## Nanoscale

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### Nanoscale

Hello,

I will be beginning to work in a lab soon and I am trying to write my experimentation procedure. I am doing everything at a nanoscale and it is confusing me, would you have any tips? My teacher recommended converting everything to moles, but I do not know if the pipettes measure moles? Would they not be using micrograms?

Also, I am trying to figure out how many experiments I can do with one batch of proteins: 100 ug molecular weight: 37kDa. I am testing for the protein presence with my test and I was wondering also what range of numbers I should test with the given amount? I read that a similar protein's detection limit is 0.1 pmol (0.1 μM in 1 μL) but I'm not exactly sure how to interpret/convert the numbers.

Sarah
blueangel500

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### Re: Nanoscale

Hi Blueangel,

You have an exciting research opportunity and you are going to be working with extremely small amounts of protein. Your teacher has given you good advice, and here is an explanation that will help you calculate the quantity of protein in your samples.

I think I need a little more information about your specific sample, so this is an example. I've done this one step at a time. Look at each step to make sure you understand the conversion and let me know if you don't understand any of the steps:

If a batch of protein is 100 ug and it is dissolved in 1 mL(1000 uL) of buffer, then the concentration is 0.1 ug/uL. (What is the volume of the batch of protein?)

To convert 1 ug/uL to moles you would multiply by:

0.1 ug/uL x 1 uM/37 ug = 0.0027 uM/uL

There are 1 million picomoles in a micromole, so to convert micromoles (uM) to picomoles:

.0027 uM/uL x 1,000,000 picomoles/micromoles = 2.7 x 104 (10 to the 4th) picomoles/uL

What is the dynamic range of your assay? You will probably want to dilute your sample to a range of say 0.1 to 100 picomoles/uL, for example. So let me know what you will do next with your samples.

Donna Hardy
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### Re: Nanoscale

Hi Sarah,

It sounds like you are having trouble with conversions. Donna has already given you some great advice. I also found some sites with basic examples to help you with your calculations. If you give us more specific information, we can help you with your unit conversions.

Converting moles to milliliters: http://antoine.frostburg.edu/chem/senes ... ters.shtml

I hope this helps!

Heather
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### Re: Nanoscale

Thank you Ms.Hardy & Heather for that information!! Very helpful! Although, I am having trouble with the specific calculations.

My new protein is a 200 µl sample with a concentration of 1.34mgml-1 (or 45.0 mM) - molecular weight:29767.14. I am wondering how to use serial dilutions (or any other technique) to get it down to the levels I need? The concentrations I was considering are 25 pmol, 12.5 pmol, 6.25 pmol, 3.123 pmol, .78125 pmol, 0.290625 pmol (I just divided by two as that is what I saw in a lot of literature). I am scared that I will not be able to detect such low levels of proteins (in theory it should work, but I have never done research in a lab, so I am very nervous that I might alter something accidentally and ruin the experiment results. If this happens, will I still be able to present my project?).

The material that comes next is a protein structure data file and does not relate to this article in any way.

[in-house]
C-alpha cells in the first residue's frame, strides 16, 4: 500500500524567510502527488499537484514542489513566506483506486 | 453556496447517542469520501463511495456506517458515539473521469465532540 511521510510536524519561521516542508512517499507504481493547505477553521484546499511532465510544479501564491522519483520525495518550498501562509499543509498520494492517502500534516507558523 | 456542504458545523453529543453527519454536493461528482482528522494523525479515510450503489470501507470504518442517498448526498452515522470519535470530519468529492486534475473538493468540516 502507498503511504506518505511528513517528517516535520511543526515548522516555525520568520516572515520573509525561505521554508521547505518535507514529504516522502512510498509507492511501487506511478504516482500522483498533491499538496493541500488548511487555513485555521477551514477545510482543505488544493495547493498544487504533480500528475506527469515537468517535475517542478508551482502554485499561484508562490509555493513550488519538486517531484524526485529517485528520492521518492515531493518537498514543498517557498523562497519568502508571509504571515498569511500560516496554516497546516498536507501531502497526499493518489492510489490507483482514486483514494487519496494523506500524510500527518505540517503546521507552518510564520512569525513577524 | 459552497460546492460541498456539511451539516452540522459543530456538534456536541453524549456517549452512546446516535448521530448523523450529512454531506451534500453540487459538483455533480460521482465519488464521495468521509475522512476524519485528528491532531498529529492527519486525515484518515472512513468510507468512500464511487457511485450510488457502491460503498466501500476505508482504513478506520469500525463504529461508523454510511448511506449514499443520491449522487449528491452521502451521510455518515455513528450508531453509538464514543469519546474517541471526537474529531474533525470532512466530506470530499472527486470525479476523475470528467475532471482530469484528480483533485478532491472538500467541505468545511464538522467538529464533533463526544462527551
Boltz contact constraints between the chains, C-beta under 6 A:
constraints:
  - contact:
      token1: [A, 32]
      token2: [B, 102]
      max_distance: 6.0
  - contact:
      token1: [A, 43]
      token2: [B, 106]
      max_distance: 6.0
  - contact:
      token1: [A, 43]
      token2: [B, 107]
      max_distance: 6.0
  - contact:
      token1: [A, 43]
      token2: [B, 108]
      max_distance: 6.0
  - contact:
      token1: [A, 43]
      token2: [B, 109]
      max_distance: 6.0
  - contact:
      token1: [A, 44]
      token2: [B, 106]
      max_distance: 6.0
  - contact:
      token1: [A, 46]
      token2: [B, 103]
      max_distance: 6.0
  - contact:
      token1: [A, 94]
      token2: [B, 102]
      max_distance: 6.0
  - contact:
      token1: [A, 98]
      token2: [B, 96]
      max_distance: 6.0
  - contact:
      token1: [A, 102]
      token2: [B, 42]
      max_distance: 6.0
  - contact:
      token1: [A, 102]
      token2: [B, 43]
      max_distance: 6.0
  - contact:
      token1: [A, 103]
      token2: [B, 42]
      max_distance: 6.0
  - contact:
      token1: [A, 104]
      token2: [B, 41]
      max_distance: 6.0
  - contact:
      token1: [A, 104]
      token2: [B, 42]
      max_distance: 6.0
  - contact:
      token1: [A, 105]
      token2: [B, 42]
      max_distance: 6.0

The actual levels of this protein in plasma are vary from 1000 pg/mL to 1000 ng/mL. Will the concentrations I picked be low enough to correspond with the actual levels or would you recommend other concentrations, considering the limited amount of protein I have? (I am having difficulty converting the concentration to a molar amount - is there a clear method for this?)

Finally, I am a finalist for Canada's team to ISEF and we have to hand in reports and powerpoints. I have not been able to get into the lab yet as I have been raising funds for my project, so I only have about a week to actually conduct the experiments before the due date. Since ISEF is in May, do they usually allow finalists to submit what they have done at that point and continue researching? I can finish most of my reports beforehand (but I am not sure about the analysis part because I may not have the actual results yet -will be anticipated results be sufficient?)

Thank you so much for all your help!!
Sincerely,
Freaking Out
blueangel500

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### Re: Nanoscale

Hi Blueangel,

You have a tremendous challenge ahead, but just try to go slowly and take one step at a time and your project will turn out fine.

First, let’s check the calculations. Your first calculation is correct.

0.134 mg/mL x mM /29767 mg = 45 nanomoles/mL or 45,000 picomoles/mL

Next, to dilute 45,000 picomole/mL to 25 pg/mL, you would need to make a 1:1800 dilution. What type of pipettes do you have? What final volume do you need of each dilution? You will probably need to make the 1:1800 dilution in two steps.

However, to answer your next question, if you want to test in the range of 1000 pg/mL to 1,000,000 pg/mL (1000 ng), and you are starting with 134,000,000 picograms/ ml you need to make a 1:134 dilution for the first sample, and then a serial two-fold dilution for the rest of the samples.